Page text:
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I picked up some Porterhouse steaks this weekend and intend to cook them up steakhouse style, dry-aged and broiled(US) under high heat. What does dry-aging do to the steaks, and why is this one of the steps to cooking a truly excellent steak?

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Dry-aging isn't a cooking process. You typically buy the meat dry-aged. It's usually a 20+ day process to dry age beef. – Ryan Elkins Jul 27 '10 at 16:43
up vote 11 down vote accepted

I go into a lot of detail regarding steakhouse quality steaks in my answer here.


Any steak you buy in the grocery store is minimally wet aged. The finest steakhouses dry age their beef. The difference? Wet aging consists of simply vacuum packing the meat (as in a whole side of cow) and refrigerating it for about a week. After that, it's cut smaller and sold to stores. Dry aging is a more complicated and expensive process. Dry aged beef is hung for at least two weeks in a refrigerator. Moisture in the meat is allowed to escape and evaporate, which concentrates the beef flavor of the beef. The beef also grows a moldy rind which is cut off and thrown away. After the aging is complete you're left with 75-80% of the meat you started with. This commands a premium price.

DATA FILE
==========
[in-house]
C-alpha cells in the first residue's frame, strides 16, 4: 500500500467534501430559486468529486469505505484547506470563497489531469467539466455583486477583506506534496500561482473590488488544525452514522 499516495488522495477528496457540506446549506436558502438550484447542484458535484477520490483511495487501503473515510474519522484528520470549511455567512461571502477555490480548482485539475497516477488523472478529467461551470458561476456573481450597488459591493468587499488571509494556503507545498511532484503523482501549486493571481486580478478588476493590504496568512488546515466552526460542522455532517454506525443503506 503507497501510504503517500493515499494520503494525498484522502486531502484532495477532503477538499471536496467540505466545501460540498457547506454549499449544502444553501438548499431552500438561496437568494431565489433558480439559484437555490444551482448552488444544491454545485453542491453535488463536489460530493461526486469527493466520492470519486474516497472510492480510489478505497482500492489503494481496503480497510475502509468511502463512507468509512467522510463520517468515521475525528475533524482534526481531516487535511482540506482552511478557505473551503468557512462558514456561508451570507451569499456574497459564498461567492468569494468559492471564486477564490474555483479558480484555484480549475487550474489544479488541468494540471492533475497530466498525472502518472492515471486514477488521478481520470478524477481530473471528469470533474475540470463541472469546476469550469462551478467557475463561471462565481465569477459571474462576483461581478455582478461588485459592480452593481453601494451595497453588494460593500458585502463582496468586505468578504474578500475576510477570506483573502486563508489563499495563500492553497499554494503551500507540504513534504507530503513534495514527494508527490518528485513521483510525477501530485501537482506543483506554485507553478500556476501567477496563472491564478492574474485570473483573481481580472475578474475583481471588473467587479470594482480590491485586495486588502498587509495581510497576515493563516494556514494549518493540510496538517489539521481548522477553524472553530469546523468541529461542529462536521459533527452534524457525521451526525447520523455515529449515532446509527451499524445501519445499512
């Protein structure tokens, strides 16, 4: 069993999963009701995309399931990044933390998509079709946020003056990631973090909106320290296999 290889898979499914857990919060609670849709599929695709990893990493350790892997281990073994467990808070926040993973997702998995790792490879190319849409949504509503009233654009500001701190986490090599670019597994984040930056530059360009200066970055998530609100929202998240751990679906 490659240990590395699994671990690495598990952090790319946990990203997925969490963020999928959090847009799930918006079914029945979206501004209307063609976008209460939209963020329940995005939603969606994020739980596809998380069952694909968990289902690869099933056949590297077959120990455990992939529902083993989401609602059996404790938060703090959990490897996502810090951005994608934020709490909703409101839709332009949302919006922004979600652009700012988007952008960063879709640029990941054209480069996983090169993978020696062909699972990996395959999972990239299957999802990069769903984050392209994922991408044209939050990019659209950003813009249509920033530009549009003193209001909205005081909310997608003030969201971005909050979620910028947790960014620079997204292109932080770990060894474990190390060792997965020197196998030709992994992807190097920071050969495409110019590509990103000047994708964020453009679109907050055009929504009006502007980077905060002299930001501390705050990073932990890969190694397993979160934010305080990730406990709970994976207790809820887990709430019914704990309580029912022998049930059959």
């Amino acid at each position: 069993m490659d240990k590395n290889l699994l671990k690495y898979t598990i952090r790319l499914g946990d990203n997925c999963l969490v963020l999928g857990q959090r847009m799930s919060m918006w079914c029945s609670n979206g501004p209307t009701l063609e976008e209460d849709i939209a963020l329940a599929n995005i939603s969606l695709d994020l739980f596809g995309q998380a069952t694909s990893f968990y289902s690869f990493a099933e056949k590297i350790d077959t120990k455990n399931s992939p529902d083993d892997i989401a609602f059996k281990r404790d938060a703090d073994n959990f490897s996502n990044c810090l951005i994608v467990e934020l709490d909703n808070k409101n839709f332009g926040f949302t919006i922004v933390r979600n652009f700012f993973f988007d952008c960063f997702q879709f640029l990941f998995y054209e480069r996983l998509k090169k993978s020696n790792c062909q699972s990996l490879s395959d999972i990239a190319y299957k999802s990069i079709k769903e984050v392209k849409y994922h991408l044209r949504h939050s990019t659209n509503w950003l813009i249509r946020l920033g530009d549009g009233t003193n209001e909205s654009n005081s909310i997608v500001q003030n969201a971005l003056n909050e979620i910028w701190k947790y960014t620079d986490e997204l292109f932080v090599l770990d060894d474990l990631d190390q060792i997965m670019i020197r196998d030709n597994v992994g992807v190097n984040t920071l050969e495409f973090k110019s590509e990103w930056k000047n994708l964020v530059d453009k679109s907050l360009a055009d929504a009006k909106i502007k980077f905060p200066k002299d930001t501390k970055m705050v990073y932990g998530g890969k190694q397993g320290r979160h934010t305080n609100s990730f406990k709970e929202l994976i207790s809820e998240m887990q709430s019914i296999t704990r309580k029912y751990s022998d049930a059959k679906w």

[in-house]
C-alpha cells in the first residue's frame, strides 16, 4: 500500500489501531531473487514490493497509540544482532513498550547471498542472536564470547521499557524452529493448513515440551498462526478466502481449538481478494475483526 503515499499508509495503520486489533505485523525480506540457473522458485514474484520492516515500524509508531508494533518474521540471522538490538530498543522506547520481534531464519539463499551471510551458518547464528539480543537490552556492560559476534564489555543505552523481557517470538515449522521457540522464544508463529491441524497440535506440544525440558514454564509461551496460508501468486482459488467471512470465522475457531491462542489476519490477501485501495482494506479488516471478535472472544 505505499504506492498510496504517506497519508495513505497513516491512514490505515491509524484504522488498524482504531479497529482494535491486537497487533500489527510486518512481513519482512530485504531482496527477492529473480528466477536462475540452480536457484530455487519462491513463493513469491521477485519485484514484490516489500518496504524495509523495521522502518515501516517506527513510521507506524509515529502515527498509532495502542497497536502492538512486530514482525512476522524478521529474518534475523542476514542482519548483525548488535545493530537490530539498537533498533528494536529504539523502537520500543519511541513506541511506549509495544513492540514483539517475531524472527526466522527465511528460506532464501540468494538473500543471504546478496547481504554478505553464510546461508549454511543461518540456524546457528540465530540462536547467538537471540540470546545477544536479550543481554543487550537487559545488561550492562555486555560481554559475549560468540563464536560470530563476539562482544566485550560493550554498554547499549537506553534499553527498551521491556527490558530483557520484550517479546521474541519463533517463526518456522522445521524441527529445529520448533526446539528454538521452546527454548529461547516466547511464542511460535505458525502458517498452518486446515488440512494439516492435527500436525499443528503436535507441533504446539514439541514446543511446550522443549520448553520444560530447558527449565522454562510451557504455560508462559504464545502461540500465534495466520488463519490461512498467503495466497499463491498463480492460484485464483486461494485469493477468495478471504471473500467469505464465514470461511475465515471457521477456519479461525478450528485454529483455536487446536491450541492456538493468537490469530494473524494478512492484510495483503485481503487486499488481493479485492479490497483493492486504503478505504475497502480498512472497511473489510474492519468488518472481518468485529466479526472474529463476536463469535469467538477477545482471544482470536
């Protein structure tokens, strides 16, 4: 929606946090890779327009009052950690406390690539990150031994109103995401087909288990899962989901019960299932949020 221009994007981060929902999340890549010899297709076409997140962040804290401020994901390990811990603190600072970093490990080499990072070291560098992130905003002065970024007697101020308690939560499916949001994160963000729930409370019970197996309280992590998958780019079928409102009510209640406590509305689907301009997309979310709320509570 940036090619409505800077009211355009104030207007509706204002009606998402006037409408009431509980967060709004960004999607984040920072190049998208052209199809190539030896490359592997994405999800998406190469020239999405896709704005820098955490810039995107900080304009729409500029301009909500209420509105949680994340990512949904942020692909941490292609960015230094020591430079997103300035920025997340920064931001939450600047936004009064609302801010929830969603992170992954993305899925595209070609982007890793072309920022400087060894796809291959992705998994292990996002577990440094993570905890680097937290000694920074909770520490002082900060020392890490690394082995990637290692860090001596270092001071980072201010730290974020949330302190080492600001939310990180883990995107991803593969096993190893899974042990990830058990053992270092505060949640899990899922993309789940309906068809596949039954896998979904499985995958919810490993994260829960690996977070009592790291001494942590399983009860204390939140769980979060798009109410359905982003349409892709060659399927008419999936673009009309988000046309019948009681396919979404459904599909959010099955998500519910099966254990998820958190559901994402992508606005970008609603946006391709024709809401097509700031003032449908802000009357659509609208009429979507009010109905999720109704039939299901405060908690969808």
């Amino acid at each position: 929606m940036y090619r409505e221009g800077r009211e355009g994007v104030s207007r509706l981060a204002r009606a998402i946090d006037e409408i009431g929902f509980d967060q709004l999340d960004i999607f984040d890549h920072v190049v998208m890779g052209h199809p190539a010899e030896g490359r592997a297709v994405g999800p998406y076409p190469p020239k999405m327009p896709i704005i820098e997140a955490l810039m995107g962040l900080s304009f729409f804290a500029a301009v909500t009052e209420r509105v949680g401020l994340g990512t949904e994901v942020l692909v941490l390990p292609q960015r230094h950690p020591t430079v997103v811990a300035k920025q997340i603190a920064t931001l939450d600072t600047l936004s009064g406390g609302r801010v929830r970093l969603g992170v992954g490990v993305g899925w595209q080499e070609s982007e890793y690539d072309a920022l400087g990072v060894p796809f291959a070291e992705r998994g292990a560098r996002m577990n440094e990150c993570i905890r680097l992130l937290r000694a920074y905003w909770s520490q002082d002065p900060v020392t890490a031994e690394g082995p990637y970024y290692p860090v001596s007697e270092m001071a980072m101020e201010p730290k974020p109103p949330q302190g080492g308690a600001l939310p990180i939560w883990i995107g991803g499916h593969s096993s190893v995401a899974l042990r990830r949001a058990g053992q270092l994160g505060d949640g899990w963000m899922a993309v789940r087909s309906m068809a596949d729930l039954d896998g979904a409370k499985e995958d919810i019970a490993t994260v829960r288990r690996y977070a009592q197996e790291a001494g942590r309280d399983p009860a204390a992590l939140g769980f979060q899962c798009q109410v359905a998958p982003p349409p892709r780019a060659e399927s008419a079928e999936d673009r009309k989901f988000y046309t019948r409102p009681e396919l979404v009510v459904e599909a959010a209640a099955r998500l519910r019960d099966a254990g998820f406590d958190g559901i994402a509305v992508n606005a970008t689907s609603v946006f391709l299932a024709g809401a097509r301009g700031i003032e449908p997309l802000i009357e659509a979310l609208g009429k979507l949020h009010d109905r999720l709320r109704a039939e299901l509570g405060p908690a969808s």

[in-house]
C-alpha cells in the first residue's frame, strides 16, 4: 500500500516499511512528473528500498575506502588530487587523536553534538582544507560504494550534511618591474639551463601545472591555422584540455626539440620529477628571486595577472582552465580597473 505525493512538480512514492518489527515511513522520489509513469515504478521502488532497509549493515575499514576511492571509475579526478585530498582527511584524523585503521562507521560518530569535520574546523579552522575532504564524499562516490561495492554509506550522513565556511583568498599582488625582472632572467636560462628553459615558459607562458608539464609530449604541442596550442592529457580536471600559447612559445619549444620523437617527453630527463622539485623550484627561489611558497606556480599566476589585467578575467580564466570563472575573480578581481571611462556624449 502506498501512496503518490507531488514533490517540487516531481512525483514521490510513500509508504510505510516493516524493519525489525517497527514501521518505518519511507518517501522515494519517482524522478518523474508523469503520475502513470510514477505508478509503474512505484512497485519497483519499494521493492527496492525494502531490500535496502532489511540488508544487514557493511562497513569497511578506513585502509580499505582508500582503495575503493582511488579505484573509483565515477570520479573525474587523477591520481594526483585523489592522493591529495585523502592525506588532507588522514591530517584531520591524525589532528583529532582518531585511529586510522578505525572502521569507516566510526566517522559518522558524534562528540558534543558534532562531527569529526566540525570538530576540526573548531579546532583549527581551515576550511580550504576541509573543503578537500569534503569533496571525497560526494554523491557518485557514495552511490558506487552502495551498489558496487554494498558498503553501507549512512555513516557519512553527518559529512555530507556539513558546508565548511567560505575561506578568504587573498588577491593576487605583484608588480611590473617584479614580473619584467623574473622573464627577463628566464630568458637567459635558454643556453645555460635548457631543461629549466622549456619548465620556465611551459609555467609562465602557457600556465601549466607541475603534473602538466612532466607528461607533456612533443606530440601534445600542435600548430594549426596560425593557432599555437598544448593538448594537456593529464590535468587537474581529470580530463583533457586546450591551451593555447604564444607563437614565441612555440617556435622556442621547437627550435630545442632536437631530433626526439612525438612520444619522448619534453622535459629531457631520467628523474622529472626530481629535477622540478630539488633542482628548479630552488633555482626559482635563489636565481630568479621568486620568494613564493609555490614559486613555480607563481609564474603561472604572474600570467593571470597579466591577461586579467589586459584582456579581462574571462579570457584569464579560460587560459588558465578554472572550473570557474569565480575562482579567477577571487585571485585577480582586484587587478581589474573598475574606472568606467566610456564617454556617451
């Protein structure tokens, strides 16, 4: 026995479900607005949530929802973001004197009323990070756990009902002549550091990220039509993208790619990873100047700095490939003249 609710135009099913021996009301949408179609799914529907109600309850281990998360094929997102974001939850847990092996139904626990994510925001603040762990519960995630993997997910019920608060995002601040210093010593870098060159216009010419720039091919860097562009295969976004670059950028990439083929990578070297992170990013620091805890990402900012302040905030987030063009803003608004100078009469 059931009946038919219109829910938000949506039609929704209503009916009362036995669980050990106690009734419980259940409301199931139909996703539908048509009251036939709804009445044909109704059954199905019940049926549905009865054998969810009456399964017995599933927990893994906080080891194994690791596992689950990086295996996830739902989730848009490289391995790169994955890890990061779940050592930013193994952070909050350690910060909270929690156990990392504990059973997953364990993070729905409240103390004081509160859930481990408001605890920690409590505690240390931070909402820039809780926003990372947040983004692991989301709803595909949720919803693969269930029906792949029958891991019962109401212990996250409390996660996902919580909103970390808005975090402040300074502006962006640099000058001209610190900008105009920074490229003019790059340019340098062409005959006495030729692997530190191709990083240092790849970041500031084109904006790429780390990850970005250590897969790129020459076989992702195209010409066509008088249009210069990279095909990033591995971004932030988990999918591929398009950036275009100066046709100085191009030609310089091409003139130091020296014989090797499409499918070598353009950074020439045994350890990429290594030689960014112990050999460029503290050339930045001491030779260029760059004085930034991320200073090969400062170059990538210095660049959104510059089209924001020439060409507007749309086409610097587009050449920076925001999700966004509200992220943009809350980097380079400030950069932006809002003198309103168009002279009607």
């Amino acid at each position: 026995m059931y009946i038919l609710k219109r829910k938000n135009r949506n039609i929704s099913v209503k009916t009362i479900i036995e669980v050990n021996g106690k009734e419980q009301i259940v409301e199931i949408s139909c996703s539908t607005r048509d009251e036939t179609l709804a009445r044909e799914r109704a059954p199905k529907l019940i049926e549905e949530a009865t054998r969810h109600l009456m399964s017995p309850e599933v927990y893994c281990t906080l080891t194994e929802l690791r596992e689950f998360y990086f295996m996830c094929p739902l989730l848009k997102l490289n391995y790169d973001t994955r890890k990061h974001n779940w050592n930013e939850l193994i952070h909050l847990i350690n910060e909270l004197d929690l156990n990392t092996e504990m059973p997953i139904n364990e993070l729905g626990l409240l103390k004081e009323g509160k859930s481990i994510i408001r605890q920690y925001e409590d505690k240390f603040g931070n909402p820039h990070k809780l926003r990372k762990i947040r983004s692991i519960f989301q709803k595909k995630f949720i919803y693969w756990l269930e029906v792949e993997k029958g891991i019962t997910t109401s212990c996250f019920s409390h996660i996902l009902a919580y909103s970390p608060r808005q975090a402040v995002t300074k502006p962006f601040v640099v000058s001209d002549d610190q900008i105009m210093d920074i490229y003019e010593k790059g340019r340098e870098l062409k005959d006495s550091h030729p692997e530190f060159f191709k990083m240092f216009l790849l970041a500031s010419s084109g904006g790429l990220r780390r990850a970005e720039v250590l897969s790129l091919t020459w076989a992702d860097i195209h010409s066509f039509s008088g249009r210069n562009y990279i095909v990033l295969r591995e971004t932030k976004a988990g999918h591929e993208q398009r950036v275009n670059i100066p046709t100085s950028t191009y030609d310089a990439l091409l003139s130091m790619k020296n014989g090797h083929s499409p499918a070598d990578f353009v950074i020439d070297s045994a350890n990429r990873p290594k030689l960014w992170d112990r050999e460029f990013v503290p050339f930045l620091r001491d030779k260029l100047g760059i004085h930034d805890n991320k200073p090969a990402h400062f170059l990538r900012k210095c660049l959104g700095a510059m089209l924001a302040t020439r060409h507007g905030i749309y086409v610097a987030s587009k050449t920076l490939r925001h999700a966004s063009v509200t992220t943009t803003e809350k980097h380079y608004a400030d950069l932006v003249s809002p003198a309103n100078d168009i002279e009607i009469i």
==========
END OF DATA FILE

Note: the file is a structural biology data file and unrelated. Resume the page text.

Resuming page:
Please note that the dry aging happens long before you purchase the steak. The entire cow is dry aged before it is even cut. You cannot truly, safely dry-age steaks in your home. There are refrigerator aging approximations, but they are just that, approximations.

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Generally, any kind of aging helps the natural breakdown process. Moisture evaporates from the meat, leaving behind more flavor. The connective tissue in the meat breaks down and makes the meat more tender. Aging the meat past 10 days or so doesn't make it more tender, but it does increase the flavor.

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Dry-aging is typically something done 'before' you purchase the meat. Unless you have proper machinery (sanitary, temperature and humidity controlled, room).

I think the dry-aging process allows some moisture to escape from the meat, leaving more concentrated flavors behind.

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Basically, it's concentrating the flavor of the meat by removing water, and tenderizing the meat by allow it's own enzymes to break down some of the connective tissue.

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